Serbia10 November 2008
Regional newspaper and its editor given police protection
Vukasin Obradovic, the owner and editor of Novine Vranjske, a regional weekly based in the southeastern city of Vranje, has been placed under police protection following renewed anonymous threats against himself and his family. The police are also protecting his home and the newspaper’s office.
The newspaper thinks the threats could have been prompted by its reporting on links between local politicians and criminal groups. Founded in 1994, Novine Vranjske is one of the very few independent news media in southern Serbia that dares to tackle this kind of subject.
“We would like to express our complete solidarity with Obradovic, his family and the staff of Novine Vranjske,” Reporters Without Borders said. “Criminal groups often target journalists in a number of European Union countries or countries that hope to join the EU. It is essential to support journalists and media that dare to question organised crime’s influence over the machinery of state or else impunity will just make it stronger.”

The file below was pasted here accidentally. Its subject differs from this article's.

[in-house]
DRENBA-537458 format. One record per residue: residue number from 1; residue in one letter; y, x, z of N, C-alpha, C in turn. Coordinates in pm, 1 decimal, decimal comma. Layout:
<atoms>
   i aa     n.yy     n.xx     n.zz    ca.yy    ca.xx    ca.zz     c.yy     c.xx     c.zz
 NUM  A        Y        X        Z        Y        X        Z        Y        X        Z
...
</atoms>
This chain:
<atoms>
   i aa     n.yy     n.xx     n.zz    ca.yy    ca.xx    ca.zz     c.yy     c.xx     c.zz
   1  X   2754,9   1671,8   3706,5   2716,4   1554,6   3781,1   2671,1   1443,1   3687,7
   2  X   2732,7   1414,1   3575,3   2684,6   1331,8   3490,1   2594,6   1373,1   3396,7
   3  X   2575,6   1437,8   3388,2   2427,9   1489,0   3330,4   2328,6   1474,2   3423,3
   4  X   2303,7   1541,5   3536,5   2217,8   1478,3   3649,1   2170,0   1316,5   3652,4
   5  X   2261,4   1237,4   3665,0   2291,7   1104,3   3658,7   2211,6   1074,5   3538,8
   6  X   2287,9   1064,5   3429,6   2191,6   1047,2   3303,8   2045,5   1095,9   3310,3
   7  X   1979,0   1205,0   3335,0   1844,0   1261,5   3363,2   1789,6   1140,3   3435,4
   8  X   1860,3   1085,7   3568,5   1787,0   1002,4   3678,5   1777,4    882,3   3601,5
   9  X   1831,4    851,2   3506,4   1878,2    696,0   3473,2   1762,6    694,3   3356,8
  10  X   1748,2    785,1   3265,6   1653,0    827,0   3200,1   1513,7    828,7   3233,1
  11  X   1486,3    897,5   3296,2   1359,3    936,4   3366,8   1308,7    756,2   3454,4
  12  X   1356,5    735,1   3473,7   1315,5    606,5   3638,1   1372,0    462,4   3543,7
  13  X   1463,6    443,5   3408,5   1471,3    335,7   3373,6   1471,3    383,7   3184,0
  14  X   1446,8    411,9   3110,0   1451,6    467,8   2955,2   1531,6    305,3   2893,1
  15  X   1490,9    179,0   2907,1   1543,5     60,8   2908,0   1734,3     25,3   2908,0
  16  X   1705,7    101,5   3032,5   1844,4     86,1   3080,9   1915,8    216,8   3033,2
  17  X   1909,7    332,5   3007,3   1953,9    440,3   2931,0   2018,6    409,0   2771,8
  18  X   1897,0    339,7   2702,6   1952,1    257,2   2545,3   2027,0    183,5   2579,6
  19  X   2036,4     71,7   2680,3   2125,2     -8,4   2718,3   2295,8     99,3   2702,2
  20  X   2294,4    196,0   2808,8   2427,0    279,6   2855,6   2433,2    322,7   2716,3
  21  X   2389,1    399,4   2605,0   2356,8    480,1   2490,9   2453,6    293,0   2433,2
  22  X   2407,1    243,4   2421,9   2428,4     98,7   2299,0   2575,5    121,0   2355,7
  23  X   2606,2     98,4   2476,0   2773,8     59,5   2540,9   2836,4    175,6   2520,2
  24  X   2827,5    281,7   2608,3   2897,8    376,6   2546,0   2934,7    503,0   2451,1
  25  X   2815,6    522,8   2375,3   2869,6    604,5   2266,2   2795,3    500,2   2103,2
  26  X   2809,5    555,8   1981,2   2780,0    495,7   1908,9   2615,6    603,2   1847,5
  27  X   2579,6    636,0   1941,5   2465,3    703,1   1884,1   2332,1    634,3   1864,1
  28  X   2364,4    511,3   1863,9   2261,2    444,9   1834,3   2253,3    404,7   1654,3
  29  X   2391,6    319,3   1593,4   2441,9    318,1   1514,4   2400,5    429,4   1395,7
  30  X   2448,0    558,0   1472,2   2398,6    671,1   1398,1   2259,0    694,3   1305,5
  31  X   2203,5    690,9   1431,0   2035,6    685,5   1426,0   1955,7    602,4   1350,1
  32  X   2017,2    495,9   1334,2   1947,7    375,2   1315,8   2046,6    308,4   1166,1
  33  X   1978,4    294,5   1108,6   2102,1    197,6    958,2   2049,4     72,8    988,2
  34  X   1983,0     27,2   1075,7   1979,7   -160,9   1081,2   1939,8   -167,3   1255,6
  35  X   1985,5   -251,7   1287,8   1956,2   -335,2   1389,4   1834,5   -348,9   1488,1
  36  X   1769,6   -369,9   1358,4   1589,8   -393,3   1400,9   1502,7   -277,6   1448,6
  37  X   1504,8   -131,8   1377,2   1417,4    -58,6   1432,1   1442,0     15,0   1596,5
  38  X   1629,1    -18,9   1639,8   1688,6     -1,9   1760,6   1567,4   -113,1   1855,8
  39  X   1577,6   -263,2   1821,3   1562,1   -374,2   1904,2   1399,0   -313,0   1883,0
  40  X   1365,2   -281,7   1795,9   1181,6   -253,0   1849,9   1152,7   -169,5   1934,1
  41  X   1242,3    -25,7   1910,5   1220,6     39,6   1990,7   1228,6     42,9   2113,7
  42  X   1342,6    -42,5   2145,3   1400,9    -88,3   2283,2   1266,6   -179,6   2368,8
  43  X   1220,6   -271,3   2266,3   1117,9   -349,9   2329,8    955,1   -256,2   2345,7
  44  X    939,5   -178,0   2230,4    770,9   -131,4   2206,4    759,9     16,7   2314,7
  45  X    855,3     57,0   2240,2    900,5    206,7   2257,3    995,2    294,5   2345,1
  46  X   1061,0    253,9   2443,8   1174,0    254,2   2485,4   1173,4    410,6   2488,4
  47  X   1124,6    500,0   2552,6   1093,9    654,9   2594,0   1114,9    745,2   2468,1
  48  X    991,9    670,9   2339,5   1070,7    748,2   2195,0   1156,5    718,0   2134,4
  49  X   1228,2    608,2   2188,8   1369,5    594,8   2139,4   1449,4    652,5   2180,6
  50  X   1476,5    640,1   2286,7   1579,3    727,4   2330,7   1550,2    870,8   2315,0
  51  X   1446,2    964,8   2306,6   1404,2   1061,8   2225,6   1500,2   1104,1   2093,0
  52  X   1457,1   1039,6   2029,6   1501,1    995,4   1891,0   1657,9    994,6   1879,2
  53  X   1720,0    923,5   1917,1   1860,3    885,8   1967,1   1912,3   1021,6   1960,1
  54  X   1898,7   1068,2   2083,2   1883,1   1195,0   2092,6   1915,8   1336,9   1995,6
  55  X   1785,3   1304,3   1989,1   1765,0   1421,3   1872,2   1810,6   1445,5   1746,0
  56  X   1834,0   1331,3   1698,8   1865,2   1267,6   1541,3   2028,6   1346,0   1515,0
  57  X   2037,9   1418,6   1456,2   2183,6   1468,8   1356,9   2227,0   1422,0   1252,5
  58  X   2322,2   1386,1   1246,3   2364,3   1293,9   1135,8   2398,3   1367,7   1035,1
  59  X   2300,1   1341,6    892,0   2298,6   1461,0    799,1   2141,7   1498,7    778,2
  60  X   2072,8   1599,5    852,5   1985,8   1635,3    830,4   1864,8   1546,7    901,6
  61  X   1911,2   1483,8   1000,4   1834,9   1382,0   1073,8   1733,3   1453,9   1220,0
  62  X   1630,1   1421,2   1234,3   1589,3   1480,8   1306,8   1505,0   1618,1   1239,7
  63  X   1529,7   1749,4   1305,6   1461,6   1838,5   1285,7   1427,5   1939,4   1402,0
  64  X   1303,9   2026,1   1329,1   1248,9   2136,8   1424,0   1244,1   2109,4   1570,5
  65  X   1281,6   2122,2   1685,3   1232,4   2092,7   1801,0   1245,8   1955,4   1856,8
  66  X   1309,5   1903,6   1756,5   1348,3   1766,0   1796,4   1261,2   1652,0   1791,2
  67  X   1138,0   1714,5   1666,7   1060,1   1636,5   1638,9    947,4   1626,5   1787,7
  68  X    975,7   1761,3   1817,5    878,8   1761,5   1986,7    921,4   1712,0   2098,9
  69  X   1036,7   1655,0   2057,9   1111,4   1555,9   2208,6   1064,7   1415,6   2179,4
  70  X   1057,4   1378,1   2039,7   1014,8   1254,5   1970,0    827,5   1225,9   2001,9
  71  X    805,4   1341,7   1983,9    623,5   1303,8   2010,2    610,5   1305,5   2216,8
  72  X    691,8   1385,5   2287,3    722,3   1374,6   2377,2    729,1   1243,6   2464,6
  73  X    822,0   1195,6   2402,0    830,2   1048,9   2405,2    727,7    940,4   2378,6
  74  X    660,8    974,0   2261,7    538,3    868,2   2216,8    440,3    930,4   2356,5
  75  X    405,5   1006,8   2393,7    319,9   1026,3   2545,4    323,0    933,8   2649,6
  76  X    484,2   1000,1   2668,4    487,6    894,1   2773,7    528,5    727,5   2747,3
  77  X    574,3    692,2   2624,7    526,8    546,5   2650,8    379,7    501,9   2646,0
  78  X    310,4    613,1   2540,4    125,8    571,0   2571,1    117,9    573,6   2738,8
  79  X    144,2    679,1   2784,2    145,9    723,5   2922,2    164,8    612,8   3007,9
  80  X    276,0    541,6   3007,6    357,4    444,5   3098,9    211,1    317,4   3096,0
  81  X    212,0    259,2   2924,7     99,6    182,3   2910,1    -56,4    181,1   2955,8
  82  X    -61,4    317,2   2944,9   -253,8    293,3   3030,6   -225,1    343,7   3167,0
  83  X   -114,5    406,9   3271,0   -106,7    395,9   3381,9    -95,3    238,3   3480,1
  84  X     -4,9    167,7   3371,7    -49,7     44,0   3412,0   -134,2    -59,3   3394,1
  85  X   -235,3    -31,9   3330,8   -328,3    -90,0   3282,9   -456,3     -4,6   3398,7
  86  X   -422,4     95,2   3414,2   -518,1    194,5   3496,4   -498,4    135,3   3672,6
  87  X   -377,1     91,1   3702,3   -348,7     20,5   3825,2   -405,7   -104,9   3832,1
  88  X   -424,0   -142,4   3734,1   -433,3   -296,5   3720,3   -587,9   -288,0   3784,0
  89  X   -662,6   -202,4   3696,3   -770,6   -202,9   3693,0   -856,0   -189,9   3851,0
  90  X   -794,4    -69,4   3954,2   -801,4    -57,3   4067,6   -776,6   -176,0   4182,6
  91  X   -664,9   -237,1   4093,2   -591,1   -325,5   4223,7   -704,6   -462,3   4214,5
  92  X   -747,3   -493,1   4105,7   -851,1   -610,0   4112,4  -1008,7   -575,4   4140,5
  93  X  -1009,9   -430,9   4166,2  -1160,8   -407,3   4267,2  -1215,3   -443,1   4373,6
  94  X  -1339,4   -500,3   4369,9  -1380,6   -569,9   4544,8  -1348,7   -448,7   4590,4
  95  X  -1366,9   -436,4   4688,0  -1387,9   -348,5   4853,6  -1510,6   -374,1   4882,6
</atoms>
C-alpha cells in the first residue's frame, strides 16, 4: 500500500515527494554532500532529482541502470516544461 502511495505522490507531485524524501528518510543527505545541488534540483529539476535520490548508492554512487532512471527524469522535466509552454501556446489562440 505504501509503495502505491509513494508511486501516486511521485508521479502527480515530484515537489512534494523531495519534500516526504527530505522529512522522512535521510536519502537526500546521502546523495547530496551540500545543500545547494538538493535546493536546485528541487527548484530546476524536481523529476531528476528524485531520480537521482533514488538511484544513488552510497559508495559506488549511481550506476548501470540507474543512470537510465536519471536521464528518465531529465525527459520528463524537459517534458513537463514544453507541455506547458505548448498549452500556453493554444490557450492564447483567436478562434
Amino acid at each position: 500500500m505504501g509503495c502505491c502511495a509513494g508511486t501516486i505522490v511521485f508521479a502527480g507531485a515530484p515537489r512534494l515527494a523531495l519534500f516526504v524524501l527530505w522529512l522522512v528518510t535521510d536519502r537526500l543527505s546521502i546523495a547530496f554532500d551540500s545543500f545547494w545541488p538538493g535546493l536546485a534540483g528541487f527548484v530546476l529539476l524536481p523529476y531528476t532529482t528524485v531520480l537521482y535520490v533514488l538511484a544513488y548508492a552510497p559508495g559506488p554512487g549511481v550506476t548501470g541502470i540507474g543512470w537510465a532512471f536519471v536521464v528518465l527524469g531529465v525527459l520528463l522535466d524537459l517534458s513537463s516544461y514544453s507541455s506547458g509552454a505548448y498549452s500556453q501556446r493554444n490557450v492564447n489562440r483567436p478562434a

Novine Vranjske was previously the target of a wave of threats in 2003, after it ran a serious of articles in January of that year about Bishop Pahomije, the leader of the Serbian Orthodox church in Vranje, and allegations that he had sexually abused children.
On 3 March 2003, the newspaper received a letter signed by hitherto unknown radical groups calling themselves the “Serb Liberation Movement” and “Serb Liberation Front” in which they threatened to eliminate Obradovic, Goran Antic (one of his reporters) and their families, and to destroy the newspaper’s office.
Obradovic’s car was vandalised on 19 April 2003, the day that a prosecutor announced that the bishop would be prosecuted. The entrance and windows of the Novine Vranjske were vandalised on 18 May 2003.